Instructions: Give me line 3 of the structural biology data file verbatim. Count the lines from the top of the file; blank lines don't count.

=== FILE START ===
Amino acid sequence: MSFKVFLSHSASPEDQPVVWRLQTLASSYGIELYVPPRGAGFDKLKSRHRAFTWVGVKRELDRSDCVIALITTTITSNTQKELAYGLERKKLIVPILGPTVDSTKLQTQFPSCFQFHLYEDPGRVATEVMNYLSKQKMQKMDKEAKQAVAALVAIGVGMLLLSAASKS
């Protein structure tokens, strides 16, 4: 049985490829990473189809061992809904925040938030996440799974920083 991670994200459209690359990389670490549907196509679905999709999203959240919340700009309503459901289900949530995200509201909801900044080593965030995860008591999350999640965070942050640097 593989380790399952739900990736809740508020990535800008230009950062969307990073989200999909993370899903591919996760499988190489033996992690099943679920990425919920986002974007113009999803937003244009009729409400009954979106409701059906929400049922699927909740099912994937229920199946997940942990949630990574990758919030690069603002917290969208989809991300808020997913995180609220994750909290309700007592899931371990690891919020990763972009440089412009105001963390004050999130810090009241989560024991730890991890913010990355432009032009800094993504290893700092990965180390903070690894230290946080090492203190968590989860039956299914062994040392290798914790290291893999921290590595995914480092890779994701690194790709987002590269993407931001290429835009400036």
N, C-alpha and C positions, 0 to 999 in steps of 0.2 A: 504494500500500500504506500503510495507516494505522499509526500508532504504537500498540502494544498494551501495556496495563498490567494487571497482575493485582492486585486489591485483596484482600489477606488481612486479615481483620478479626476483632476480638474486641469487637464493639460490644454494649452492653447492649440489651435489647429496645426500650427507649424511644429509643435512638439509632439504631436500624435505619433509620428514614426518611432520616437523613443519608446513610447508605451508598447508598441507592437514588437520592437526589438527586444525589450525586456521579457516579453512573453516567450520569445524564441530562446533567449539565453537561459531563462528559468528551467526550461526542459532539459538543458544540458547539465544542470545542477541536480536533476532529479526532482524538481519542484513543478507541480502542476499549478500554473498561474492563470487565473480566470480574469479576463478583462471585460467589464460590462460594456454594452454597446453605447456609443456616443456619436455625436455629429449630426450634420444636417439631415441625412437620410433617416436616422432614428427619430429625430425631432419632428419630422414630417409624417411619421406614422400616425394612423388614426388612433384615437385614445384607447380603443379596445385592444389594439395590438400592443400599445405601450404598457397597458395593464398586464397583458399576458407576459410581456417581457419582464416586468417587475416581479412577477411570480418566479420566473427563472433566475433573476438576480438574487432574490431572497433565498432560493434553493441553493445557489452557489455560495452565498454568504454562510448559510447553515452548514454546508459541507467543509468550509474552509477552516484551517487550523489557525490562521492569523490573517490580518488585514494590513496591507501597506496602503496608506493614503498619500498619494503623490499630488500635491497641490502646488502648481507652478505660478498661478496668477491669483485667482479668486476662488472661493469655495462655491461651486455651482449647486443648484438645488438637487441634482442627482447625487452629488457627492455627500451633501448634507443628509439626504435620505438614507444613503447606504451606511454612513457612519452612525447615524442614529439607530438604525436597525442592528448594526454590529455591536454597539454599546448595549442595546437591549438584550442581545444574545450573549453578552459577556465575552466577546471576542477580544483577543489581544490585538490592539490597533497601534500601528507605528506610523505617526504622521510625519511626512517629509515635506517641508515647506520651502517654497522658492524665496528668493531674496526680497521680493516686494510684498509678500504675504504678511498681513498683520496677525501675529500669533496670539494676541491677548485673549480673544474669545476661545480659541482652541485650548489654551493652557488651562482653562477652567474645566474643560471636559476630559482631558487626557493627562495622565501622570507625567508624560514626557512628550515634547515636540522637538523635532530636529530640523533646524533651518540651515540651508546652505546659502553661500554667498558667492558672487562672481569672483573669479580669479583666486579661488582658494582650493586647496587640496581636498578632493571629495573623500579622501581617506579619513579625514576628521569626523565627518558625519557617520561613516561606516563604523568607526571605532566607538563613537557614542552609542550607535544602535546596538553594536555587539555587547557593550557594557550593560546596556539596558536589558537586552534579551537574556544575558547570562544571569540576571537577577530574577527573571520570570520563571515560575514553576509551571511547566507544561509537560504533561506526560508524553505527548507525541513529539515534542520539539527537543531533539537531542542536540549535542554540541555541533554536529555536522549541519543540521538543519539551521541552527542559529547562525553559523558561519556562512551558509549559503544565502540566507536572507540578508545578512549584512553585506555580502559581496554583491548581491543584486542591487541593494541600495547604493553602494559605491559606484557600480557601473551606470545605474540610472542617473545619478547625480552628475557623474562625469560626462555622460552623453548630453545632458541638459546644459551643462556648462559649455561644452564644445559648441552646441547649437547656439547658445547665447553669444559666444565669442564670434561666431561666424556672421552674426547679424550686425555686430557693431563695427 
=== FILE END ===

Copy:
N, C-alpha and C positions, 0 to 999 in steps of 0.2 A: 504494500500500500504506500503510495507516494505522499509526500508532504504537500498540502494544498494551501495556496495563498490567494487571497482575493485582492486585486489591485483596484482600489477606488481612486479615481483620478479626476483632476480638474486641469487637464493639460490644454494649452492653447492649440489651435489647429496645426500650427507649424511644429509643435512638439509632439504631436500624435505619433509620428514614426518611432520616437523613443519608446513610447508605451508598447508598441507592437514588437520592437526589438527586444525589450525586456521579457516579453512573453516567450520569445524564441530562446533567449539565453537561459531563462528559468528551467526550461526542459532539459538543458544540458547539465544542470545542477541536480536533476532529479526532482524538481519542484513543478507541480502542476499549478500554473498561474492563470487565473480566470480574469479576463478583462471585460467589464460590462460594456454594452454597446453605447456609443456616443456619436455625436455629429449630426450634420444636417439631415441625412437620410433617416436616422432614428427619430429625430425631432419632428419630422414630417409624417411619421406614422400616425394612423388614426388612433384615437385614445384607447380603443379596445385592444389594439395590438400592443400599445405601450404598457397597458395593464398586464397583458399576458407576459410581456417581457419582464416586468417587475416581479412577477411570480418566479420566473427563472433566475433573476438576480438574487432574490431572497433565498432560493434553493441553493445557489452557489455560495452565498454568504454562510448559510447553515452548514454546508459541507467543509468550509474552509477552516484551517487550523489557525490562521492569523490573517490580518488585514494590513496591507501597506496602503496608506493614503498619500498619494503623490499630488500635491497641490502646488502648481507652478505660478498661478496668477491669483485667482479668486476662488472661493469655495462655491461651486455651482449647486443648484438645488438637487441634482442627482447625487452629488457627492455627500451633501448634507443628509439626504435620505438614507444613503447606504451606511454612513457612519452612525447615524442614529439607530438604525436597525442592528448594526454590529455591536454597539454599546448595549442595546437591549438584550442581545444574545450573549453578552459577556465575552466577546471576542477580544483577543489581544490585538490592539490597533497601534500601528507605528506610523505617526504622521510625519511626512517629509515635506517641508515647506520651502517654497522658492524665496528668493531674496526680497521680493516686494510684498509678500504675504504678511498681513498683520496677525501675529500669533496670539494676541491677548485673549480673544474669545476661545480659541482652541485650548489654551493652557488651562482653562477652567474645566474643560471636559476630559482631558487626557493627562495622565501622570507625567508624560514626557512628550515634547515636540522637538523635532530636529530640523533646524533651518540651515540651508546652505546659502553661500554667498558667492558672487562672481569672483573669479580669479583666486579661488582658494582650493586647496587640496581636498578632493571629495573623500579622501581617506579619513579625514576628521569626523565627518558625519557617520561613516561606516563604523568607526571605532566607538563613537557614542552609542550607535544602535546596538553594536555587539555587547557593550557594557550593560546596556539596558536589558537586552534579551537574556544575558547570562544571569540576571537577577530574577527573571520570570520563571515560575514553576509551571511547566507544561509537560504533561506526560508524553505527548507525541513529539515534542520539539527537543531533539537531542542536540549535542554540541555541533554536529555536522549541519543540521538543519539551521541552527542559529547562525553559523558561519556562512551558509549559503544565502540566507536572507540578508545578512549584512553585506555580502559581496554583491548581491543584486542591487541593494541600495547604493553602494559605491559606484557600480557601473551606470545605474540610472542617473545619478547625480552628475557623474562625469560626462555622460552623453548630453545632458541638459546644459551643462556648462559649455561644452564644445559648441552646441547649437547656439547658445547665447553669444559666444565669442564670434561666431561666424556672421552674426547679424550686425555686430557693431563695427 